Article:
Plutonium doesn’t exist in nature. Humans invented it in the 1940s, and harnessing the deadly metal was perhaps the Manhattan Project’s greatest challenge. Oppenheimer called it a “terrible substance.” It’s such a tricky material to work with, his scientists struggled even to agree on its density. “Plutonium is by far the most complicated element on the periodic table,” Hecker says.
No one knew what happened to plutonium as it ages, and that meant no one knew how long our nuclear weapons would work. It’s not just a matter of replacing it, either, because America’s only plutonium factory stopped production in 1989 after toxic waste leaks. And plutonium wasn’t the only thing getting older. Warheads include a vast array of complex metals and electronic parts, any one of which could cause problems with age. Weapons scientists charged with making sure the old bombs still work compare their situation to storing a vintage car for 40 years without ever starting it, but still making sure it’d work on the first turn of the key.
In the 1990s, researchers realized that answering all their questions would require significant advances in fundamental materials science and physics. To do that, they’d need better computers to test how those aging components alter a nuclear explosion — and they had to be fast enough to spit out the answers in a useful time frame, too.
These machines would have to be staggeringly powerful compared with existing technology. Moore’s law famously suggested in 1965 that computers should double in speed every 18 months. Researchers estimated they’d need to double that.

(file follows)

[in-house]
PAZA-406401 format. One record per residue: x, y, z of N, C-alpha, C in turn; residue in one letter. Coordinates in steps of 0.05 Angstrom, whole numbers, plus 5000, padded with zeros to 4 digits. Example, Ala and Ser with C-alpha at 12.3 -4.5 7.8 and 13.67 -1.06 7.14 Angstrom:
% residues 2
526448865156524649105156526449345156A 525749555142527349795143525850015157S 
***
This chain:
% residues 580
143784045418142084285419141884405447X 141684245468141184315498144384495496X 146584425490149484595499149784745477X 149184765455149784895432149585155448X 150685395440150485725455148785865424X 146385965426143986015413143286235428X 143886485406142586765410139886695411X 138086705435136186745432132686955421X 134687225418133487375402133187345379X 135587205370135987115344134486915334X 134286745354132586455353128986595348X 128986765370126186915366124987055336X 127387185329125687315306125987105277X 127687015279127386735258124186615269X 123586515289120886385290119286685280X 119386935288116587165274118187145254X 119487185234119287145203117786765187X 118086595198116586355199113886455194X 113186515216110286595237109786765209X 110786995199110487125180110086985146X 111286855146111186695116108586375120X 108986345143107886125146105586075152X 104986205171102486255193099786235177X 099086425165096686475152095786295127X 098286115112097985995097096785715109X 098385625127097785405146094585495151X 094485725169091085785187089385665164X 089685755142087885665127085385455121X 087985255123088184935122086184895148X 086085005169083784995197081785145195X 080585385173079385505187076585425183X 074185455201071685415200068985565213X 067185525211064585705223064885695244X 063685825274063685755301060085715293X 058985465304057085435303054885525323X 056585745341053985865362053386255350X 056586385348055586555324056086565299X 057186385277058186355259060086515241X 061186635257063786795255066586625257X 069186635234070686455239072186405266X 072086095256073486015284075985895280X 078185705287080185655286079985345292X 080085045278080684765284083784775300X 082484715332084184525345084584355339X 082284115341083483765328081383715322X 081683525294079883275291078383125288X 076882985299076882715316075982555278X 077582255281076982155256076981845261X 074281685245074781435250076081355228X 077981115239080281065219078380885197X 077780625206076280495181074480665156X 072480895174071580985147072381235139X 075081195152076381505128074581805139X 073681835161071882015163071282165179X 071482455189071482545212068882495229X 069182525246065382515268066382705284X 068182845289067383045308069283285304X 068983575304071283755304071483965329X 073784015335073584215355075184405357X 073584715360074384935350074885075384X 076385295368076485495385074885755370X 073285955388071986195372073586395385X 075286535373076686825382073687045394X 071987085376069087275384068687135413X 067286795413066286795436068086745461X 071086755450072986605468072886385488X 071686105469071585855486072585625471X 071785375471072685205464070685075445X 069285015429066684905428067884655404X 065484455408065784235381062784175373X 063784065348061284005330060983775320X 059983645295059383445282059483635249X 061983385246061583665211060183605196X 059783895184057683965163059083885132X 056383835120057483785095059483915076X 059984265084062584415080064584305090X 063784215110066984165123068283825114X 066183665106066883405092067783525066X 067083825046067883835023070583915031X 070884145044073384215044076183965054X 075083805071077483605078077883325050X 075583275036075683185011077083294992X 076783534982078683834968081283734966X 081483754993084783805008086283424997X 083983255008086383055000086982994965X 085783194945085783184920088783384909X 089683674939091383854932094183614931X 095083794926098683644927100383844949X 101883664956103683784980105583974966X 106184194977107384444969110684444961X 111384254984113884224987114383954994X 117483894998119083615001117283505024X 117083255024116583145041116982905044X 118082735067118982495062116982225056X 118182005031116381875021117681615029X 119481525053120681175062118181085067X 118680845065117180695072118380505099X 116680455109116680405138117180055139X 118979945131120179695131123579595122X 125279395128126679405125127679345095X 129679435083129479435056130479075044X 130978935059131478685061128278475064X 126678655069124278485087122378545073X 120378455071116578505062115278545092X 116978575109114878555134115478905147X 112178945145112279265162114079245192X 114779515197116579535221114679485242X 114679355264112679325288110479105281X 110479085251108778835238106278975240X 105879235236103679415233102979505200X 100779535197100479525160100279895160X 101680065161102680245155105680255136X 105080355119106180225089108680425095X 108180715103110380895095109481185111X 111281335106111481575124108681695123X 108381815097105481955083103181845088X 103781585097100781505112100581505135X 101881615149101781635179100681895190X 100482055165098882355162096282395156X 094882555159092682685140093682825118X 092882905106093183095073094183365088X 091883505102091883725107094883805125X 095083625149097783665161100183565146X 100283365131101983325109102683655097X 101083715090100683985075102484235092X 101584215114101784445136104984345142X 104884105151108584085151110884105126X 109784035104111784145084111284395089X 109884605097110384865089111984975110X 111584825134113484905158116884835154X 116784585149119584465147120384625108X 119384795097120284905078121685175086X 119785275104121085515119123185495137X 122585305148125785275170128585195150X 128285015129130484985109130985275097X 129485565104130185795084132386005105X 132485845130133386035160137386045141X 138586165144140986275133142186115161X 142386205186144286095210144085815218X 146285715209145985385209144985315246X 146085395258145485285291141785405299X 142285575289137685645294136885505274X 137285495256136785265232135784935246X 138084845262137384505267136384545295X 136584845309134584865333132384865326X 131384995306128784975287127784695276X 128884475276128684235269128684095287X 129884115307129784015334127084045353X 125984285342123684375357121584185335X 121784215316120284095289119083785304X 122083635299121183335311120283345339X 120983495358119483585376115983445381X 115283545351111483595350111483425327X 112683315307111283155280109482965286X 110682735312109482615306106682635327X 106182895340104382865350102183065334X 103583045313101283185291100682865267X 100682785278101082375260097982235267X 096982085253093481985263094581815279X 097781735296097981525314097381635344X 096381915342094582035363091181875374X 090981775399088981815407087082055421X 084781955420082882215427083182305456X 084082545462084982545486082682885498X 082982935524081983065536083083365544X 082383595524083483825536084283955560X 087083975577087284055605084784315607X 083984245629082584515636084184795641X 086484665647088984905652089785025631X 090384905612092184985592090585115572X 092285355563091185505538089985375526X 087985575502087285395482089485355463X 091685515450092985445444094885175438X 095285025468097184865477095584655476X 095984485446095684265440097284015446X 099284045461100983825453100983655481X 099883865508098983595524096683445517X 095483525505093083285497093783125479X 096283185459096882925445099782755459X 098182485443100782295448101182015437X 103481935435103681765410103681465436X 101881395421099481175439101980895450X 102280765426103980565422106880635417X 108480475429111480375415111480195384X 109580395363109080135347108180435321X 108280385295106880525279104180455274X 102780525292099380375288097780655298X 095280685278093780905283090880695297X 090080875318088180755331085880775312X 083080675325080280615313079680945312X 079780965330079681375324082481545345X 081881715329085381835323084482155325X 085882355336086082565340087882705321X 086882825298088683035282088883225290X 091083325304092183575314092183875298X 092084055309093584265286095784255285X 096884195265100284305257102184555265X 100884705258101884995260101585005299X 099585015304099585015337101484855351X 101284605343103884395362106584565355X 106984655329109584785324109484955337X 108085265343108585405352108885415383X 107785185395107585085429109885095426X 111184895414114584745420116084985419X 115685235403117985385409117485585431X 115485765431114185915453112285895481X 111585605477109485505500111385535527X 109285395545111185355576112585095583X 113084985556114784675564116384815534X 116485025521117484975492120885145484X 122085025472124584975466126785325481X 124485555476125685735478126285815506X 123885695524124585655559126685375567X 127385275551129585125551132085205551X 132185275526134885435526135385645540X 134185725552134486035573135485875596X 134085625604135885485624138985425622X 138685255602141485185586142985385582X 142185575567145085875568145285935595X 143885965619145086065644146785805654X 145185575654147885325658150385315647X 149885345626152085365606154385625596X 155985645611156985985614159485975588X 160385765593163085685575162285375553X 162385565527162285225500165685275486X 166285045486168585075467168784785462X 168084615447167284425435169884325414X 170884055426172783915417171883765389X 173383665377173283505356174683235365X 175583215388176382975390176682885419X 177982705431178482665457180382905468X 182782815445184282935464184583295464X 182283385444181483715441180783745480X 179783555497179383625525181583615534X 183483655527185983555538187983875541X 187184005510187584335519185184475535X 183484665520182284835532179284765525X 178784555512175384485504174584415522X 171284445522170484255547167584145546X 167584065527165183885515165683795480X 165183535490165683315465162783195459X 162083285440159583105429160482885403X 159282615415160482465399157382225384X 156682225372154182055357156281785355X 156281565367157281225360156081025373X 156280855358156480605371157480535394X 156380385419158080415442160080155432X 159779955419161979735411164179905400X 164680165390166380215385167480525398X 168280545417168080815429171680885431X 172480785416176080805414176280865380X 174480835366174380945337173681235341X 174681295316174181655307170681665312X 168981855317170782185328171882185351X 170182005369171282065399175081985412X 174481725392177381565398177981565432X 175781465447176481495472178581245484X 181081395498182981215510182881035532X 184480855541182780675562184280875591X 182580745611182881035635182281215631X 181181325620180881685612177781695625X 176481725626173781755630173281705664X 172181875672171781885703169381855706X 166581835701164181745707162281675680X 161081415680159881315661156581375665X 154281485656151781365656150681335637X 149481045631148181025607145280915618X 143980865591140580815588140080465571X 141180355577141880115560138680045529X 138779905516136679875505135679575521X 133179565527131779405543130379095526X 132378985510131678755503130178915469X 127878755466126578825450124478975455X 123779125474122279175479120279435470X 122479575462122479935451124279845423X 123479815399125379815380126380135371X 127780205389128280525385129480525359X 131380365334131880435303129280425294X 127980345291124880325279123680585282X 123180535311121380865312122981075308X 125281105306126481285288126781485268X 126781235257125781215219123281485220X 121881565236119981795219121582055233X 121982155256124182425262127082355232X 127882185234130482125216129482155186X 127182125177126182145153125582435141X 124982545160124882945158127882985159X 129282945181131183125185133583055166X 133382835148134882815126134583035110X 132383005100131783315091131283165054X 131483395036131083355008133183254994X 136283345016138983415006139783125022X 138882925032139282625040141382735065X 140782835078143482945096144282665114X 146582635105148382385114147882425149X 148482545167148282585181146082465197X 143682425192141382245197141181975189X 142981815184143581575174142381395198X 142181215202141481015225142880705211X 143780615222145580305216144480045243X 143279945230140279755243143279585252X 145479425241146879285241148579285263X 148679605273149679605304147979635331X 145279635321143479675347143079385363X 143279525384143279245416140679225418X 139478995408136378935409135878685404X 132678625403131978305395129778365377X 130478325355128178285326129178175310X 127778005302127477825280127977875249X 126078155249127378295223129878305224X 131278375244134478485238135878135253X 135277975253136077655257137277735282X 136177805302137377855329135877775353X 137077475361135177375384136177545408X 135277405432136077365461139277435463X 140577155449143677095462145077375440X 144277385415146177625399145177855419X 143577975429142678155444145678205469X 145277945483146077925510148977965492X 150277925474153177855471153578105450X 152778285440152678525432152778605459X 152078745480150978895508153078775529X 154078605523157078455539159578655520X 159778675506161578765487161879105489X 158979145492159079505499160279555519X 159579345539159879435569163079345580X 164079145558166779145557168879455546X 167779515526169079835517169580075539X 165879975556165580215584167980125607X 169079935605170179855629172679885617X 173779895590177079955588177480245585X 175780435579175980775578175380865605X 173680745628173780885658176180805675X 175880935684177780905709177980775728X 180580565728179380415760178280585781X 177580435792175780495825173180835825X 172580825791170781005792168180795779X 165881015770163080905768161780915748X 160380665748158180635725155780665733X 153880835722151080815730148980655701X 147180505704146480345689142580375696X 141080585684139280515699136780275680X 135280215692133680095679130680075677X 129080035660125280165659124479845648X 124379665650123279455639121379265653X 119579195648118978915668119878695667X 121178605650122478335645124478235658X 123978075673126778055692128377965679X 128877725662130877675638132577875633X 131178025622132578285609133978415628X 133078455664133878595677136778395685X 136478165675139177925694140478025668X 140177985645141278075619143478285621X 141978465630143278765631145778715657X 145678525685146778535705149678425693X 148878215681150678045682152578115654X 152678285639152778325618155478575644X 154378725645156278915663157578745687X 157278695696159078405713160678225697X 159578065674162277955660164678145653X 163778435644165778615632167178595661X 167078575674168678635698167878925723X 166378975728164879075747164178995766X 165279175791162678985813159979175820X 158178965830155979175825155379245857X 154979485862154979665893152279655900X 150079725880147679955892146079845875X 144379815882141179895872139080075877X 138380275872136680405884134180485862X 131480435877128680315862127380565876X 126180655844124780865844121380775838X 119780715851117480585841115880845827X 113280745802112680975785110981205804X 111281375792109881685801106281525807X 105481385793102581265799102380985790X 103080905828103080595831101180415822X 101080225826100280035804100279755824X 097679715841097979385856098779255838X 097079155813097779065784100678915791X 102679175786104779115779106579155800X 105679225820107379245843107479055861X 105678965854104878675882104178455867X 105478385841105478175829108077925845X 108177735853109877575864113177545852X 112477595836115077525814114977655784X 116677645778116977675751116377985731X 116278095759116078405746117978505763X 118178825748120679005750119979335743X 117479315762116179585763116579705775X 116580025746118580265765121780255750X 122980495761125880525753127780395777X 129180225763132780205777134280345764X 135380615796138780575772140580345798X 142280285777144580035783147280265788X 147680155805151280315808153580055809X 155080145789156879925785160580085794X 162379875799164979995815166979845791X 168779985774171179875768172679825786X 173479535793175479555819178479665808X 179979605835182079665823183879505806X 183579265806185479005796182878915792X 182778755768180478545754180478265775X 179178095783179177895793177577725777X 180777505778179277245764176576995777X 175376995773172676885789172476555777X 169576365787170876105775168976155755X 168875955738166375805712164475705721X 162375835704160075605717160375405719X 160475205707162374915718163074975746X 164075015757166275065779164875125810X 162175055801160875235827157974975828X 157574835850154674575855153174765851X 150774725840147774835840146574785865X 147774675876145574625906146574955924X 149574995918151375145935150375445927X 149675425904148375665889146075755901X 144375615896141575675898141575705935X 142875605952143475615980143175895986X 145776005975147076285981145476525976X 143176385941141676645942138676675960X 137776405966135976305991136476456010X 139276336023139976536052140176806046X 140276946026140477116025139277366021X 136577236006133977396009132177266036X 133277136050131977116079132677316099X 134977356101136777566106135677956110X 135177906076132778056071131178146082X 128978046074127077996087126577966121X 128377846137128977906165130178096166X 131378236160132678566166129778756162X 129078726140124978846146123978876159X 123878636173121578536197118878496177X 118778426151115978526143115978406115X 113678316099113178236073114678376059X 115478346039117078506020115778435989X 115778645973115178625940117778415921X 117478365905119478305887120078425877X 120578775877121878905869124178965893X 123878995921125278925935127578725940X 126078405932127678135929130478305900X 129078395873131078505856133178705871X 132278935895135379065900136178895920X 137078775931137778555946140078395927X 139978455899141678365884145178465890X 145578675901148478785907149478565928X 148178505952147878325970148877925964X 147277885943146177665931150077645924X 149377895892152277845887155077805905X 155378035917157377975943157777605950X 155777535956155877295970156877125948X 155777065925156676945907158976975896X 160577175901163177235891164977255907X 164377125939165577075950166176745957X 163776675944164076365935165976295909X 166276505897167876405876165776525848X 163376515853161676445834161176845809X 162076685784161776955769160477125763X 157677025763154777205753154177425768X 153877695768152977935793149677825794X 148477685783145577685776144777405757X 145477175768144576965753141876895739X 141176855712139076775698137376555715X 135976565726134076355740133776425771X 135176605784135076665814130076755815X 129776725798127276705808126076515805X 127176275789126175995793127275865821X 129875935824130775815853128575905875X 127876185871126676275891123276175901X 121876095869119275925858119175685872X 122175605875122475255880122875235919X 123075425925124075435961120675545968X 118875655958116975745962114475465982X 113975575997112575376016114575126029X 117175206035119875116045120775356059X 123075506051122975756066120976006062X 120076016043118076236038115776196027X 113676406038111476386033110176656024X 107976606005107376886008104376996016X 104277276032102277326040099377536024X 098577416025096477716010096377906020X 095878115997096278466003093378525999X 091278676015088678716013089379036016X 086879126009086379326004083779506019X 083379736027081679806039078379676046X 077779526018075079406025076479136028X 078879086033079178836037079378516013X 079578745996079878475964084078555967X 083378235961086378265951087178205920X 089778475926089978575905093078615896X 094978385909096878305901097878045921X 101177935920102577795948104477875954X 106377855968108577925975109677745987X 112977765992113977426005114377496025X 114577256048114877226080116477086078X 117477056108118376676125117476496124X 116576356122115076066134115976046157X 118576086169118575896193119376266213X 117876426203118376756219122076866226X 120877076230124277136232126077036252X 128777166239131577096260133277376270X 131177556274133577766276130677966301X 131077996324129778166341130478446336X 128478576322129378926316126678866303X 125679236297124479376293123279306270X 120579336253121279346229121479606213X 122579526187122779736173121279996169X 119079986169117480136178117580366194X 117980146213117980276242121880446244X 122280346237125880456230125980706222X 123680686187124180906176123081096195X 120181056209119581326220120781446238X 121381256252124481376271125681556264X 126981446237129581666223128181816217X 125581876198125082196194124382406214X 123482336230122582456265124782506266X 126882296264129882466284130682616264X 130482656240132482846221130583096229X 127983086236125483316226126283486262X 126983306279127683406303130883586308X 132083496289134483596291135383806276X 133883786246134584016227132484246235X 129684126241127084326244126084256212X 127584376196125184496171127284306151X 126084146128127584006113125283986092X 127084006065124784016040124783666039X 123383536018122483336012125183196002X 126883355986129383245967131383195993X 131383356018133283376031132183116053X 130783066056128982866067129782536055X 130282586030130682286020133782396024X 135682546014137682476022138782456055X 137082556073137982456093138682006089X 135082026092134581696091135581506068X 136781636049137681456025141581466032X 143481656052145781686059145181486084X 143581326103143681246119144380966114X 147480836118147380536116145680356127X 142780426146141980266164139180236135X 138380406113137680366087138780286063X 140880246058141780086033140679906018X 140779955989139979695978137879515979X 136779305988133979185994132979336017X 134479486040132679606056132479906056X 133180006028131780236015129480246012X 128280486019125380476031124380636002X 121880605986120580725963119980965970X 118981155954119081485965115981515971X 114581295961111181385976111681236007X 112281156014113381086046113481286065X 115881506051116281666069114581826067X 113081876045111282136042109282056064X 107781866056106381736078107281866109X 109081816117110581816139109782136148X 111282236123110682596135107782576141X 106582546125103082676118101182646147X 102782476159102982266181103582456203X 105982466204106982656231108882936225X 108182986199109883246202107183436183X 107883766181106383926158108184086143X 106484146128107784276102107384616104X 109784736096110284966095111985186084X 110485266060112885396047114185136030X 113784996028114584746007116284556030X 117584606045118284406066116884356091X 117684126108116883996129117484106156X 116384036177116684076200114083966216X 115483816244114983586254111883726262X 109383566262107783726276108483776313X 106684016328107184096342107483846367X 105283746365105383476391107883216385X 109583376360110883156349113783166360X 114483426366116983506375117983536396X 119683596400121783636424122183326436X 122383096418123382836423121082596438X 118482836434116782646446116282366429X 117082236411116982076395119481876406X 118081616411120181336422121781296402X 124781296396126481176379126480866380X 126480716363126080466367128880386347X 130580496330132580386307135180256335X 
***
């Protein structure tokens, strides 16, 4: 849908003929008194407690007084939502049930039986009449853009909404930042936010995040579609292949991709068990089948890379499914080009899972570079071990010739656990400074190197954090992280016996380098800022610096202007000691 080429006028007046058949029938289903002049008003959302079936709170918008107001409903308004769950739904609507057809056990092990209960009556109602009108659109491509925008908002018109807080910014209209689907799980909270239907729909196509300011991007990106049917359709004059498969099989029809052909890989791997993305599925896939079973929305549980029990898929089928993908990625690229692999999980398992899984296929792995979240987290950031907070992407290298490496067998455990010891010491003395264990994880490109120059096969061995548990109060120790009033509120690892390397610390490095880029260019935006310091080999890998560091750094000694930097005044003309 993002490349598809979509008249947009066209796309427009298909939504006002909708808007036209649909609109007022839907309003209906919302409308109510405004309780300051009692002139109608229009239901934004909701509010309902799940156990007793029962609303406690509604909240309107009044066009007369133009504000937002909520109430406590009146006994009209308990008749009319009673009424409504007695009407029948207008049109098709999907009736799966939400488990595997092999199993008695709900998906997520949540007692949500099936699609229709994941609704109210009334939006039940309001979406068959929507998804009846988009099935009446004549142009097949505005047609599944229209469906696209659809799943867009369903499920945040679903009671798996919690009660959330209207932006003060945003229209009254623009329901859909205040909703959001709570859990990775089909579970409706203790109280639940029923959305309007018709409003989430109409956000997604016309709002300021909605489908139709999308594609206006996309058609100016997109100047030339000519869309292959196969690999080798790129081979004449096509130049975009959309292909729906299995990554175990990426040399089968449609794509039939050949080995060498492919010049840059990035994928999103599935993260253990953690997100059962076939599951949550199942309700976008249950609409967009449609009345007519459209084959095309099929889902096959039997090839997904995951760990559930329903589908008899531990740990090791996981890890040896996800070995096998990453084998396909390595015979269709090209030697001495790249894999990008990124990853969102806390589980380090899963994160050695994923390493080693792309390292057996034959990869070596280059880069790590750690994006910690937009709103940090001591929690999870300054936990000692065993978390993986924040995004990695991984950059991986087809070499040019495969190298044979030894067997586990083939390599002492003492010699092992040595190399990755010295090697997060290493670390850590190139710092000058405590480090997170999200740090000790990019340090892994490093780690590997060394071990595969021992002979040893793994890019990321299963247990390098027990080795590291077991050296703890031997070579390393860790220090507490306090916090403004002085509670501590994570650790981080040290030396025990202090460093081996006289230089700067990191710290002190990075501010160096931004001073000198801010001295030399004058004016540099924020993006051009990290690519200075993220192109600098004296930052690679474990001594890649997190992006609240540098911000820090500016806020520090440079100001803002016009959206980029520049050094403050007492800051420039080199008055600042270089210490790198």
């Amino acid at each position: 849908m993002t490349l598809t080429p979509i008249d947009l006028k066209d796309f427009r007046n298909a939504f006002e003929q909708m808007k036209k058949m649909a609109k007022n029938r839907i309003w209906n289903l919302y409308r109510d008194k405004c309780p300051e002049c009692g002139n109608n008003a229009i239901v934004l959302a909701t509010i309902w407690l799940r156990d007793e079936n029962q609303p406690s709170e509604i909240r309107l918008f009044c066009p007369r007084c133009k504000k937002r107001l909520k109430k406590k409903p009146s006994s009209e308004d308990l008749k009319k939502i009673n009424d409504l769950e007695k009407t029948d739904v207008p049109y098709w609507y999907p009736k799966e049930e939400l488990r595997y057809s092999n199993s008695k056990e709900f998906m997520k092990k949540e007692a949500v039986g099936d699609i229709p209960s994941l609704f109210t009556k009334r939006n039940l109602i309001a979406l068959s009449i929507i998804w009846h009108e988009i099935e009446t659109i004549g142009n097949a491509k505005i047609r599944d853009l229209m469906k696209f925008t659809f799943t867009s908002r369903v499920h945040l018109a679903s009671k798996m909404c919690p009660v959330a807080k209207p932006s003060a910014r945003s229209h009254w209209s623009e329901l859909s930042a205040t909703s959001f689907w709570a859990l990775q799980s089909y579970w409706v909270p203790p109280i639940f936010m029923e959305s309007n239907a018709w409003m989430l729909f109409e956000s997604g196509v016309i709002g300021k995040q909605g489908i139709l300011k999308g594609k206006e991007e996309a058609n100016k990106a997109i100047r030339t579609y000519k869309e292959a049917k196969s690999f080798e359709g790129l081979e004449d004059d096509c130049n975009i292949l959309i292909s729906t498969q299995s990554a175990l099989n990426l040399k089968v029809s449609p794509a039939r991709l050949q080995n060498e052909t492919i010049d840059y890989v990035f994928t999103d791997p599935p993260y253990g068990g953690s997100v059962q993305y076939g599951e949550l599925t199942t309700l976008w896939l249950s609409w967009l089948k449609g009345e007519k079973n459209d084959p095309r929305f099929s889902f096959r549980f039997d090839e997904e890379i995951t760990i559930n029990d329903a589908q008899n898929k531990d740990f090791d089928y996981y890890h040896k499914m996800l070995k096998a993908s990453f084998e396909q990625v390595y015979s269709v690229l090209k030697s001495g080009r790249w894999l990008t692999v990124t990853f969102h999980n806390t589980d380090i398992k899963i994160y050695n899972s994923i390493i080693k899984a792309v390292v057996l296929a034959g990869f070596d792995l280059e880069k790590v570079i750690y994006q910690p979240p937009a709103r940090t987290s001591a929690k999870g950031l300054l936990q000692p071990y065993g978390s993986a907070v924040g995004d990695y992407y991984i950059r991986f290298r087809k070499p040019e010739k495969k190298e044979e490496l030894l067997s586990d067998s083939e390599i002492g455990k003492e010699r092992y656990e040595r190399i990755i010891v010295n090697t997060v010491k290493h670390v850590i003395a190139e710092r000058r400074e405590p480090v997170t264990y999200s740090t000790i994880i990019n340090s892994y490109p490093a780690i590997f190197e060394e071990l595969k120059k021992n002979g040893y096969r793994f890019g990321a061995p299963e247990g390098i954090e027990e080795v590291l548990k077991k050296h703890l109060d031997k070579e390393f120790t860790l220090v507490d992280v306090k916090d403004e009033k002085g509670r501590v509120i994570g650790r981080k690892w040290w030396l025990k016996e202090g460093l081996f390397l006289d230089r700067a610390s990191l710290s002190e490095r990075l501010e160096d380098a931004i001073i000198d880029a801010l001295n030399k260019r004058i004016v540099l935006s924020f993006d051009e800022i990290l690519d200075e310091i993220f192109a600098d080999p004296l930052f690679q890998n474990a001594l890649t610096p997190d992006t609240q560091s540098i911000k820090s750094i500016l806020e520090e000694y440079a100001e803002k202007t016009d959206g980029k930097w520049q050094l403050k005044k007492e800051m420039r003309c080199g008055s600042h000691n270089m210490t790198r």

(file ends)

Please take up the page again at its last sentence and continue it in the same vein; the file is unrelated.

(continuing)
Technology needed a new direction. Luckily, researchers already had a viable alternative.
Getting Up to Speed
For decades, supercomputers had solved one problem at a time. “We like to think of a pipeline,” explains supercomputer pioneer Jack Dongarra of the University of Tennessee, Knoxville. “You start at one end, and you go along a line until you complete it.”
When Reis directed DARPA, the agency was pumping money into a revolutionary architecture called massively parallel computing. As opposed to that single pipeline, parallel processing tackles multiple tasks at the same time. Each gets fed to an individual processor that solves its designated chunk of the overall question. (See “Parallel Powers")
“There had always been this feeling that people could do multiple things simultaneously, and that would let you do things faster,” says Dongarra, who also co-founded the “Top500” list that serves as the semiofficial ranking of the world’s fastest computers. But as the Cold War ended, massively parallel computers were largely confined to university and industry research labs, smaller in scale than the government needed.
“There weren’t any problems that said, ‘I’ve got to have a massively parallel computer by X years,’ ” Reis says. Faced with one in the form of the aging nuclear stockpile, he took matters into his own hands and launched the Accelerated Strategic Computing Initiative (ASCI) in 1995.